Although I can’t speak to the Camino del Norte, I did walk the Francés in the month of May when you intend to pilgrimage. It was crowded! However, it was still very manageable. The first few days to Pamplona seemed the busiest, but after that the pilgrims seems to spread out more. Although there were times when there did seem to be quite a few people on the trail, there were certainly many other times when one could enjoy the peacefulness of walking alone. For those of us who like early mornings, that was the best time on the trail both in regard to other walkers and cooler temperatures. There can be a “bed rush” during any of the busy times on the Camino. I found that stopping early in the afternoon meant that I was usually one of the first ones to the Albergues. Not knowing what to expect, I had beds reserved most of the way so it allowed me to go at my pace without any worry regarding finding accomodations. It worked out great. I’d walk in the month of May again any time.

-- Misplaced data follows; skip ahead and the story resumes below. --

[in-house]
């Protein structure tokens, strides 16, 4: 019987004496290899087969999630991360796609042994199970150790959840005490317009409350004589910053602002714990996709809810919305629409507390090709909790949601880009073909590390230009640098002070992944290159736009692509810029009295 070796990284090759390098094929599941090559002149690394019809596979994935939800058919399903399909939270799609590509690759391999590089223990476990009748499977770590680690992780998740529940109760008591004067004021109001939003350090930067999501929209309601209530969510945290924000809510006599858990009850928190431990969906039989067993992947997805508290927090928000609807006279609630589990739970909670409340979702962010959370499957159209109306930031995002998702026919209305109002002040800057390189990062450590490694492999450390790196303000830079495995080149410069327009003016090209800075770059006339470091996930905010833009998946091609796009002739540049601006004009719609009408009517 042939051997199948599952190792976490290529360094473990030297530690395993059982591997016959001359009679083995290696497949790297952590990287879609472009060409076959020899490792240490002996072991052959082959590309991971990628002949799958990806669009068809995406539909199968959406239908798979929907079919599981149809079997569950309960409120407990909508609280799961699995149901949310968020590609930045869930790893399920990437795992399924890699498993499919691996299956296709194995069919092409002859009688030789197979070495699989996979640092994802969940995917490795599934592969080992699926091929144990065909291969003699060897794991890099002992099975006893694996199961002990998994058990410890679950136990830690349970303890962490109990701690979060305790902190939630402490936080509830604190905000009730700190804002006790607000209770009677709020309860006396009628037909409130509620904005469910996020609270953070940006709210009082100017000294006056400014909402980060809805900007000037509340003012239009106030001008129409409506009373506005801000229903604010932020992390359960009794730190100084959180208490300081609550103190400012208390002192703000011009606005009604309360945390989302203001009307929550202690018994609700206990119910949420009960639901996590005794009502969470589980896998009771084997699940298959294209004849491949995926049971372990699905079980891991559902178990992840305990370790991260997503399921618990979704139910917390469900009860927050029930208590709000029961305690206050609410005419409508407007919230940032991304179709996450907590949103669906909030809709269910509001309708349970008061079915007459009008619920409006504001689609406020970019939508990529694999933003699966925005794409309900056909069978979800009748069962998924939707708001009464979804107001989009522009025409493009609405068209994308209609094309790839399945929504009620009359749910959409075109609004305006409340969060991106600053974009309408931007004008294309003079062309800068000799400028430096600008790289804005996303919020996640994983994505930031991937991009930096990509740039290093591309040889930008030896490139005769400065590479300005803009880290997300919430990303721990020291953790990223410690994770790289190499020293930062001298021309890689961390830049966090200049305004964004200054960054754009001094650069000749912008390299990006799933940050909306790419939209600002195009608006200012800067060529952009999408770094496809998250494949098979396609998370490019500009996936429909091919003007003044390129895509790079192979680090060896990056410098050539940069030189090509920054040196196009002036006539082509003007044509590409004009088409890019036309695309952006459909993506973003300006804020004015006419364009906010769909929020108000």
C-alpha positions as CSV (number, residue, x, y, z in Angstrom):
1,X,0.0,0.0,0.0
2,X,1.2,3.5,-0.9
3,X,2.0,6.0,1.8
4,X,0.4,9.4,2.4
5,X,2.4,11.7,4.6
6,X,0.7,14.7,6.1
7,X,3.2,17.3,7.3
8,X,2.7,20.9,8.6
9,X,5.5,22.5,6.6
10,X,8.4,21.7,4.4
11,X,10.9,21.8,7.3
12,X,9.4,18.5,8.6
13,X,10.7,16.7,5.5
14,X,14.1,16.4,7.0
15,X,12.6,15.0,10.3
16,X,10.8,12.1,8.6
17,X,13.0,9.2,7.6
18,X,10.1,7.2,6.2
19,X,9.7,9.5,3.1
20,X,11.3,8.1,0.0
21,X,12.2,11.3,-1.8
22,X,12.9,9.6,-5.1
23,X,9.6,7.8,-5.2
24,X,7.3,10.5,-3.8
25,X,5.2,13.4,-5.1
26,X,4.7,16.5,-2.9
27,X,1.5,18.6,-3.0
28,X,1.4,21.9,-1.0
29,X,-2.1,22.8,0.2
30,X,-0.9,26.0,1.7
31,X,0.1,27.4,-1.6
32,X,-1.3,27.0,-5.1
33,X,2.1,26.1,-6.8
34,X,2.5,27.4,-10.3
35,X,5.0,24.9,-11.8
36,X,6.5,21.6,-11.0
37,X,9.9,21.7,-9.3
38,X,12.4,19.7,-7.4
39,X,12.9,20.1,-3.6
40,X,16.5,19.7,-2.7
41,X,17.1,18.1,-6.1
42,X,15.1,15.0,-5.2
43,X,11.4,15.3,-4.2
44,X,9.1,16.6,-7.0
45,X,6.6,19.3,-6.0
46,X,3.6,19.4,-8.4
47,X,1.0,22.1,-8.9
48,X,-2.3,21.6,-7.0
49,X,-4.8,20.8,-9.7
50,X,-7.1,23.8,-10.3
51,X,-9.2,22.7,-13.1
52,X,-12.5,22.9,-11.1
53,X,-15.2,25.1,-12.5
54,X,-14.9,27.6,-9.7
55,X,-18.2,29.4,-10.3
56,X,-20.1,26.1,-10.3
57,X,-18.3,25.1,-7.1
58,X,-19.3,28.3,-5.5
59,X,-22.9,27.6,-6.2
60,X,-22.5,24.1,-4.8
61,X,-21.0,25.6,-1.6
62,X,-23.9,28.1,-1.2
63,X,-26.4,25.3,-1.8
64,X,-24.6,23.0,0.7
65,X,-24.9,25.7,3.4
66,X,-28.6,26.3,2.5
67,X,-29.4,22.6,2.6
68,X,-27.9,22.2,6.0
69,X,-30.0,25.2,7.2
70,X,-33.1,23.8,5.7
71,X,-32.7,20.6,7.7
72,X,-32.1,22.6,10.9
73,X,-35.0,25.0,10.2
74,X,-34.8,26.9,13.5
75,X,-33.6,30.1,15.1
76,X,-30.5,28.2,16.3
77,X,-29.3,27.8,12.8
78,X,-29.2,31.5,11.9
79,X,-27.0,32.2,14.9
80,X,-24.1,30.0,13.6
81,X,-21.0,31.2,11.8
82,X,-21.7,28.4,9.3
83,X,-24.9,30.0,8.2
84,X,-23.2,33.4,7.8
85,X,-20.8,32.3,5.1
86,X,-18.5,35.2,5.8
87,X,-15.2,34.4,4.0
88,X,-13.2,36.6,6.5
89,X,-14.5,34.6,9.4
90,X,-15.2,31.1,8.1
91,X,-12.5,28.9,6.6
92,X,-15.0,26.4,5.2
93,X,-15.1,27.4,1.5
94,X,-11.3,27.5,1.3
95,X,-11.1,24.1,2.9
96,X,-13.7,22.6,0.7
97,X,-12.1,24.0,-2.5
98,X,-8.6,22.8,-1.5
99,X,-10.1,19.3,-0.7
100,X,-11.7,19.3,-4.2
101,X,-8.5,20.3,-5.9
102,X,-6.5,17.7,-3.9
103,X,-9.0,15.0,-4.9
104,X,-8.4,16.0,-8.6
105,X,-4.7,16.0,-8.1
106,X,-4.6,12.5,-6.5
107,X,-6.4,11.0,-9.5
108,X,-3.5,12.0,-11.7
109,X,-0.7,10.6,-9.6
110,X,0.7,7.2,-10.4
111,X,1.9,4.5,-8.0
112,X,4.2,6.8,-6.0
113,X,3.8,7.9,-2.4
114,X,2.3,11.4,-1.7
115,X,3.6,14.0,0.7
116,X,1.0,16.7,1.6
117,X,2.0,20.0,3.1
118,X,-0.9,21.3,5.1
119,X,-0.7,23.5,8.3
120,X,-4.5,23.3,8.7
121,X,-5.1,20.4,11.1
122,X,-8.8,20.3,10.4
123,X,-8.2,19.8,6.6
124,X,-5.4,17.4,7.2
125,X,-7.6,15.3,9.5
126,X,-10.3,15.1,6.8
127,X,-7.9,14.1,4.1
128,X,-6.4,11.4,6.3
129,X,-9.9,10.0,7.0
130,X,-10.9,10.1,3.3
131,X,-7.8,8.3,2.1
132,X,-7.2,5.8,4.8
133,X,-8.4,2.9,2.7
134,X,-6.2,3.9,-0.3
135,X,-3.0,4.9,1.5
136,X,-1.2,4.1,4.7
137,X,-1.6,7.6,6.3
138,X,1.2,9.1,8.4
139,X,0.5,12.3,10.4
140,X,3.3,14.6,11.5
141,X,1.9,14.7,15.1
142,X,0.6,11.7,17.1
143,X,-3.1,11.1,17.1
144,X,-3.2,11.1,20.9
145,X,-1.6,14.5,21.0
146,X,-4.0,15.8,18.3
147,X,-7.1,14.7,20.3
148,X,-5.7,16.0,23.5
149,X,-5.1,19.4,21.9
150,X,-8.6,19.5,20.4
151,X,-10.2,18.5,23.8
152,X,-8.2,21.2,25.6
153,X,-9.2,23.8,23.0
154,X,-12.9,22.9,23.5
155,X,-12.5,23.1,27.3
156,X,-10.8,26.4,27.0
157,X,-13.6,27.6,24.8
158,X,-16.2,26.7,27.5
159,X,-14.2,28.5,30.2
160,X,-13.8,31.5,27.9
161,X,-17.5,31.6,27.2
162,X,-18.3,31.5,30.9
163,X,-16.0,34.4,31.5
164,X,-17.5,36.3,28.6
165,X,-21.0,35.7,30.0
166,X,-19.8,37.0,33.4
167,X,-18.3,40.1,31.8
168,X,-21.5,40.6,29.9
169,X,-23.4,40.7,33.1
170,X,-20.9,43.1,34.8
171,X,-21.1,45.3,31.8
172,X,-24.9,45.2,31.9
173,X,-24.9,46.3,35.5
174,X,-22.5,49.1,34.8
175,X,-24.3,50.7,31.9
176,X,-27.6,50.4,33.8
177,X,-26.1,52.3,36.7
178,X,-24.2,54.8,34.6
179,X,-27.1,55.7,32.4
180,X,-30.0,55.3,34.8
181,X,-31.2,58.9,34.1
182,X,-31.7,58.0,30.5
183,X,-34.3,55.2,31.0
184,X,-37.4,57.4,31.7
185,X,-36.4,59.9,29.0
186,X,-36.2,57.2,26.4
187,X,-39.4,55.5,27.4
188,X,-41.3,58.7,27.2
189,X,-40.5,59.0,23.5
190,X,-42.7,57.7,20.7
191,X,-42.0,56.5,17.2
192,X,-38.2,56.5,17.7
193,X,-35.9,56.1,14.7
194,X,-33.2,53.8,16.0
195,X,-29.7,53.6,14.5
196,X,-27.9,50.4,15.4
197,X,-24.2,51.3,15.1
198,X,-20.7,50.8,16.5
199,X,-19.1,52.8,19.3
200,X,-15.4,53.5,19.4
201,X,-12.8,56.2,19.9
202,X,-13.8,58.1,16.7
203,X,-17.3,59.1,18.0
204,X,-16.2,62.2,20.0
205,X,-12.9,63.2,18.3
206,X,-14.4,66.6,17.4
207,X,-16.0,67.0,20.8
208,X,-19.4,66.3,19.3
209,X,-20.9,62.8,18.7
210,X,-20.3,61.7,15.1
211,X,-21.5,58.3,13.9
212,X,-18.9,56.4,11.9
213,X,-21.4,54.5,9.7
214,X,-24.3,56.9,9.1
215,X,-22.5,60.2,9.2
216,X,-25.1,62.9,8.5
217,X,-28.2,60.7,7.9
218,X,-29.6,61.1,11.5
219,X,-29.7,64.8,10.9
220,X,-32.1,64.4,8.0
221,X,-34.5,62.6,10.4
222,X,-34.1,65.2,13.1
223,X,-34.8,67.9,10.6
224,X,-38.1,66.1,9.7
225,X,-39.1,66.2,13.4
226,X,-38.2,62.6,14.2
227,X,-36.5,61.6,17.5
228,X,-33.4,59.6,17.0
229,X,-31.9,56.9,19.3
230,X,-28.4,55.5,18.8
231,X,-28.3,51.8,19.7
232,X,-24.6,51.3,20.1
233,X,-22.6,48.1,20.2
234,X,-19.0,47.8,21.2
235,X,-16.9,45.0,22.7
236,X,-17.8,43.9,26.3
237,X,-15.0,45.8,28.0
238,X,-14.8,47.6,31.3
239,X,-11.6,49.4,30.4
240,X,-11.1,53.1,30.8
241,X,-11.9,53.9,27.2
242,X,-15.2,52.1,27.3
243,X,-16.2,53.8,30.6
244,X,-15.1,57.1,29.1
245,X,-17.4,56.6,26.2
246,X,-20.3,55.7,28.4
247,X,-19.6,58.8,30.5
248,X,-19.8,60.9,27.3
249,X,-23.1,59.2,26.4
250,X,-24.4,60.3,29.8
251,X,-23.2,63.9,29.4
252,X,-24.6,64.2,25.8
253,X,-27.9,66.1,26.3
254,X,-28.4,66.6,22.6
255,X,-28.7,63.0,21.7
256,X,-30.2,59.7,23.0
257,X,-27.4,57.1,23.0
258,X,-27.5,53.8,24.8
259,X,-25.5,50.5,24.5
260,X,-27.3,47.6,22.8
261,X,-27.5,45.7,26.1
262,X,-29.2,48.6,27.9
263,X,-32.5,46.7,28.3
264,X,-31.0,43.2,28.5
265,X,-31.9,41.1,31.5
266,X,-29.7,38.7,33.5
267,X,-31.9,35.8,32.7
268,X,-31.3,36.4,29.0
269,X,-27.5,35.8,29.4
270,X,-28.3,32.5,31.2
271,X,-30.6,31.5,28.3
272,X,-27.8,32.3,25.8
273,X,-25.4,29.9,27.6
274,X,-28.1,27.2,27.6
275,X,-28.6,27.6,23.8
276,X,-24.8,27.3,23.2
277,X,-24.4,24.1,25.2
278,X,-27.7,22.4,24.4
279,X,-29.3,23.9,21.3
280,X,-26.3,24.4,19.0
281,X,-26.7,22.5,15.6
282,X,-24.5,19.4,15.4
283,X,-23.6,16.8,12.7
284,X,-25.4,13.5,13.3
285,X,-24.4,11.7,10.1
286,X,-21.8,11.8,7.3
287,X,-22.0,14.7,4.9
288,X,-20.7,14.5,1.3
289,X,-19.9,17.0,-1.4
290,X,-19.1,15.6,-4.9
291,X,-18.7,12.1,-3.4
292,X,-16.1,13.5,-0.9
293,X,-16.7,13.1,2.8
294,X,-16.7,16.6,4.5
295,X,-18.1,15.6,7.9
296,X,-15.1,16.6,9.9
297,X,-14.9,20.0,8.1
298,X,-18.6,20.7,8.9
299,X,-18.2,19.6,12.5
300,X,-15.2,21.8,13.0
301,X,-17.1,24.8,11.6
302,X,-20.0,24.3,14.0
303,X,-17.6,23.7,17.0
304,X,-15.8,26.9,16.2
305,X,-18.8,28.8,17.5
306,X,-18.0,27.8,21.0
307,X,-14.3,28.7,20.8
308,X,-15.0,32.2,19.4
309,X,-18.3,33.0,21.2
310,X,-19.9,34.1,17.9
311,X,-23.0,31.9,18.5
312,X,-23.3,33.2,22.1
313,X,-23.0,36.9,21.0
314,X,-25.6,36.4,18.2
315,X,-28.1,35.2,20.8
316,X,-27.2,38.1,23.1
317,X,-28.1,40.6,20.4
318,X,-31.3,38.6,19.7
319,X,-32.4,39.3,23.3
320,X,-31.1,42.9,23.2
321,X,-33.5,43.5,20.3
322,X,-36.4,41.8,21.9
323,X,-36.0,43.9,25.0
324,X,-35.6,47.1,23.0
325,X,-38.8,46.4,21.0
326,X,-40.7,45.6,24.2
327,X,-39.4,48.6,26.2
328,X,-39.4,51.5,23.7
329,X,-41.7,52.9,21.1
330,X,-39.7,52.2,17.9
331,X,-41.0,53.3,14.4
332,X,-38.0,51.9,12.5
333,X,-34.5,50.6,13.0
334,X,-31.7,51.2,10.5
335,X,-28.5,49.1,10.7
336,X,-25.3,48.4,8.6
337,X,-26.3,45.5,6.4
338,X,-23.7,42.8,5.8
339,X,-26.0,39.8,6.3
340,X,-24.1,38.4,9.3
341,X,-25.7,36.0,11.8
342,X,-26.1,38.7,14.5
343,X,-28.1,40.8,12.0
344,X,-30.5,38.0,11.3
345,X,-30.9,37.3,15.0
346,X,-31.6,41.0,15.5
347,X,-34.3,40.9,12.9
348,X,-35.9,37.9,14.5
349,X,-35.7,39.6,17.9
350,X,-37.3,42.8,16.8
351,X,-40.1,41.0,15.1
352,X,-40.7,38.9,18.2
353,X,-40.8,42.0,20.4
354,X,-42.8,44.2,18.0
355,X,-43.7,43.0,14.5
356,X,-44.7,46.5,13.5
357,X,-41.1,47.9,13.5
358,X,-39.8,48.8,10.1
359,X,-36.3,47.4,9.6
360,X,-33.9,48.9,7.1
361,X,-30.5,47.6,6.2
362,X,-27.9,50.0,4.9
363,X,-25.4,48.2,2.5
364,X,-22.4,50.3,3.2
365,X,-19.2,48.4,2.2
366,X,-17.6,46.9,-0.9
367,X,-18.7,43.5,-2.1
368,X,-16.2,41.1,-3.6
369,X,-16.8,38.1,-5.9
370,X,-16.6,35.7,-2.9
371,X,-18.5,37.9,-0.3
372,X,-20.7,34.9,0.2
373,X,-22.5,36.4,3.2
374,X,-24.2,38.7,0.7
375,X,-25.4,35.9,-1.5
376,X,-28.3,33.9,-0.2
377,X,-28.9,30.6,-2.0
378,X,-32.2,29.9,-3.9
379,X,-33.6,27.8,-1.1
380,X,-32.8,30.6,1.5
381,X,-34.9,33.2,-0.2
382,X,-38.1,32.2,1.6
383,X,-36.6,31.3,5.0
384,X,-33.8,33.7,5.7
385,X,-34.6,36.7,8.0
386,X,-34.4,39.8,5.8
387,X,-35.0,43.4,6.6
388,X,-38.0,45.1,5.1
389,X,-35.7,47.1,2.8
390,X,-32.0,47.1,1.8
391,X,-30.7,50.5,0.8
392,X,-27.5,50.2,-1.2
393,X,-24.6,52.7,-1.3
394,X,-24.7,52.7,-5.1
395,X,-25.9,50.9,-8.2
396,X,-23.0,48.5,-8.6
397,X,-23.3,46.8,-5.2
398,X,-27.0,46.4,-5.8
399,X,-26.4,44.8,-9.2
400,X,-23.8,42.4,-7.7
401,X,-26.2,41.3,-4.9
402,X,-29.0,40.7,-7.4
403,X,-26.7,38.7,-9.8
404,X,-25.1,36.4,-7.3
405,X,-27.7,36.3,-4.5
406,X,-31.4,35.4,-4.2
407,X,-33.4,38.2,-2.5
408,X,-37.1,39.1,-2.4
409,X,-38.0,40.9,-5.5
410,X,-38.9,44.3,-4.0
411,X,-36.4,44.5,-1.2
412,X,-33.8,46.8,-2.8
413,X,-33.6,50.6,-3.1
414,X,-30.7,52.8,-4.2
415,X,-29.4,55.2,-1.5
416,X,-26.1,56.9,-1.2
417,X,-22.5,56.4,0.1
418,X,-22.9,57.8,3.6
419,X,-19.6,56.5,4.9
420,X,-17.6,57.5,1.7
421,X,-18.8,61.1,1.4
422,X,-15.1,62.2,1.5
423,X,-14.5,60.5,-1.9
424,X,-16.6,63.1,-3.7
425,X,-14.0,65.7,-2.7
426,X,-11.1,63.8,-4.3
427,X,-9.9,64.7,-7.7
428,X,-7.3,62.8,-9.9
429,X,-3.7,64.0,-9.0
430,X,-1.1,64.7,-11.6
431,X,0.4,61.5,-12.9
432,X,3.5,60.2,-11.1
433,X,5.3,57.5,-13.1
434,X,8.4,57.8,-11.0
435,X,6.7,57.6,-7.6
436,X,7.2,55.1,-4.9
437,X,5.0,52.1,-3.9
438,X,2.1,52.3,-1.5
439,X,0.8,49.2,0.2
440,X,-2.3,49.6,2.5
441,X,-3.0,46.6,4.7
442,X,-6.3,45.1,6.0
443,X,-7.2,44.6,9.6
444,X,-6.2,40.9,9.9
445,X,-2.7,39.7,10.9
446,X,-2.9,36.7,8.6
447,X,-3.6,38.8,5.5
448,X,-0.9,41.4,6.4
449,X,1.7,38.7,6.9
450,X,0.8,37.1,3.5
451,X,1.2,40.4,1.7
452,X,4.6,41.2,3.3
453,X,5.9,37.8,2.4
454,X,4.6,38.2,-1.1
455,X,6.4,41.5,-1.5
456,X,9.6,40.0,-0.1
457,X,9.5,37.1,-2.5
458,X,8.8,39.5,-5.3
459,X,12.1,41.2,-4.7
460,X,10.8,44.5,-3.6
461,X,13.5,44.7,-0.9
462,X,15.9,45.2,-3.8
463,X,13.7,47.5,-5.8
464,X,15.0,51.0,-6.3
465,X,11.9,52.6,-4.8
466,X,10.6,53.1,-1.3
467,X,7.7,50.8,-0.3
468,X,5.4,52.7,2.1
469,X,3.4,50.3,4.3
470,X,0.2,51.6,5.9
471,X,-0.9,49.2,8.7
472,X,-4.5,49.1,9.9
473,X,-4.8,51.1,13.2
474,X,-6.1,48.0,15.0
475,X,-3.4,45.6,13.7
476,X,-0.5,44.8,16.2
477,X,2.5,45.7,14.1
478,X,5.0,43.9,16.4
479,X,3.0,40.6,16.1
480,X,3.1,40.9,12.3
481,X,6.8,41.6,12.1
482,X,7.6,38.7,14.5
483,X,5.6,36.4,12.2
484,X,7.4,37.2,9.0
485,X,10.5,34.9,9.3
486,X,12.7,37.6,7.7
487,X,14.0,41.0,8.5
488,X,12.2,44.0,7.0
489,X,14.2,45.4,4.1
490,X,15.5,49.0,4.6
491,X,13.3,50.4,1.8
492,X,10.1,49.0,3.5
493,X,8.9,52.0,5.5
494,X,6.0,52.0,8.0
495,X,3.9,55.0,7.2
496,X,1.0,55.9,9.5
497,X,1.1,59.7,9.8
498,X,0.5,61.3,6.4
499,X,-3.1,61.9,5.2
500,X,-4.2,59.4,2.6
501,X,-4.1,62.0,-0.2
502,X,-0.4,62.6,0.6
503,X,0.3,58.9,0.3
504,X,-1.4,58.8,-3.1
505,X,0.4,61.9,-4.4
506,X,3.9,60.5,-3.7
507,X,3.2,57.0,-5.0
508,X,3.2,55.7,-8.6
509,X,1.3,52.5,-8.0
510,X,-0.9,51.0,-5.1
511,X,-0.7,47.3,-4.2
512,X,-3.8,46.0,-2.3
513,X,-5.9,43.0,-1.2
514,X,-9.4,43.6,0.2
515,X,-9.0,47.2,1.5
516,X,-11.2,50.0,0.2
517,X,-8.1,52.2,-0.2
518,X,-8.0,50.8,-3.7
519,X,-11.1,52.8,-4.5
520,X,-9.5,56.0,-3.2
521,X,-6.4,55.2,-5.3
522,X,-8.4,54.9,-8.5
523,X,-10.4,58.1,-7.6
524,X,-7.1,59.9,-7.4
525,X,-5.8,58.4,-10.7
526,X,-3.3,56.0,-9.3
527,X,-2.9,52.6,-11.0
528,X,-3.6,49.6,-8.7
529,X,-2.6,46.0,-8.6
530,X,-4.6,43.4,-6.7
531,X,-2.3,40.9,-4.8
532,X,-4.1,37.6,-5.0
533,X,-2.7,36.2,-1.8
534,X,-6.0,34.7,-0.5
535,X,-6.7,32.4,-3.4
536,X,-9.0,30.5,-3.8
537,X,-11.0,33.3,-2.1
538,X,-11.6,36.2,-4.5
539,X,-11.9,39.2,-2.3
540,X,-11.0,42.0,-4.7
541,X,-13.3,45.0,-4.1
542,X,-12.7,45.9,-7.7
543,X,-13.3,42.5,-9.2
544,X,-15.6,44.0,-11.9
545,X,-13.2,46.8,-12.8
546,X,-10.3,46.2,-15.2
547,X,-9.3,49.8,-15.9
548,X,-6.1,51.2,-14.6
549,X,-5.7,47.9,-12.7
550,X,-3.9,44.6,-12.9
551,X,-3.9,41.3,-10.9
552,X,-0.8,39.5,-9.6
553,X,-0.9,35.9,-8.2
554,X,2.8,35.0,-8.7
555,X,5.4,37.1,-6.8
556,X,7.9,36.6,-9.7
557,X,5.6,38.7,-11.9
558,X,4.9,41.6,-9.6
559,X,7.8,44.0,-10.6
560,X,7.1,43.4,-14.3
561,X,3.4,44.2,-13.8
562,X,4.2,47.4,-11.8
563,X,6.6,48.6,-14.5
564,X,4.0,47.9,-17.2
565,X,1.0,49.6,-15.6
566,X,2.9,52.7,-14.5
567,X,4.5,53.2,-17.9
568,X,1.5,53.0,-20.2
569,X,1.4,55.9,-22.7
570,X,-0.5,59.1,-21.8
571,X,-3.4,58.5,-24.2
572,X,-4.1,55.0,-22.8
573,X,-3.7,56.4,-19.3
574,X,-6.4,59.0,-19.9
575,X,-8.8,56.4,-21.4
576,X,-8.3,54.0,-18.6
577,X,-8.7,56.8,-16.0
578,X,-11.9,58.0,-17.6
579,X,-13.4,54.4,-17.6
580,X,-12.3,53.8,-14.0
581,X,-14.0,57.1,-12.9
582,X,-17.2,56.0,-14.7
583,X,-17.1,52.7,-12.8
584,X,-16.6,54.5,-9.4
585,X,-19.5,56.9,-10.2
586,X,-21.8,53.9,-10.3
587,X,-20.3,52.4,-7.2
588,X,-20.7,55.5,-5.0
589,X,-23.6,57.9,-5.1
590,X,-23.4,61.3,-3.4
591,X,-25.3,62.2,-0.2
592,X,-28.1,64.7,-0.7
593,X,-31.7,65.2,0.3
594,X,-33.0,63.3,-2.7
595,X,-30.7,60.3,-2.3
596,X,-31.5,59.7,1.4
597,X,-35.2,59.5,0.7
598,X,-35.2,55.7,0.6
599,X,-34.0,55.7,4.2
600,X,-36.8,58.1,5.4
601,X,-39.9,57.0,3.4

Regarding training, it’s never too early to get in shape. The better condition you are in, the easier this long walk will be and the more enjoyment you’ll have particularly on the tougher days. Exercise is part of my daily routine. What this means is that I’m ready to do a Camino without any special physical preparation. But, if you don’t exercise regularly, don’t start out with a crazy enthusiasm whereby you’re likely to hurt yourself. If you’re not experienced in this realm, hook up with a personal trainer and have them help you create an exercise plan. For me at home, just walking is very time consumming and doesn't allow me to reach the fitness goals that I’ve set for myself. Therefore, I find a combination of running, cycling, high intensity exercise classes, and weight lifting raise my level of fitness to where I can entertain activities like the CF without any particular preparation (by the way, I’m 67 years young). The only special thing I do is shortly before walking is get my shoulders used to carrying a weighted backpack (I like hiking with a weight vest that weighs more than the pack I intend to carry). However, begin gradually and don’t push yourself so hard that you either burn out or injure yourself. Create a plan and you’ll be good to go come May 2019. It’ll be an exciting year for your preparing for Your Camino! Buen Camino!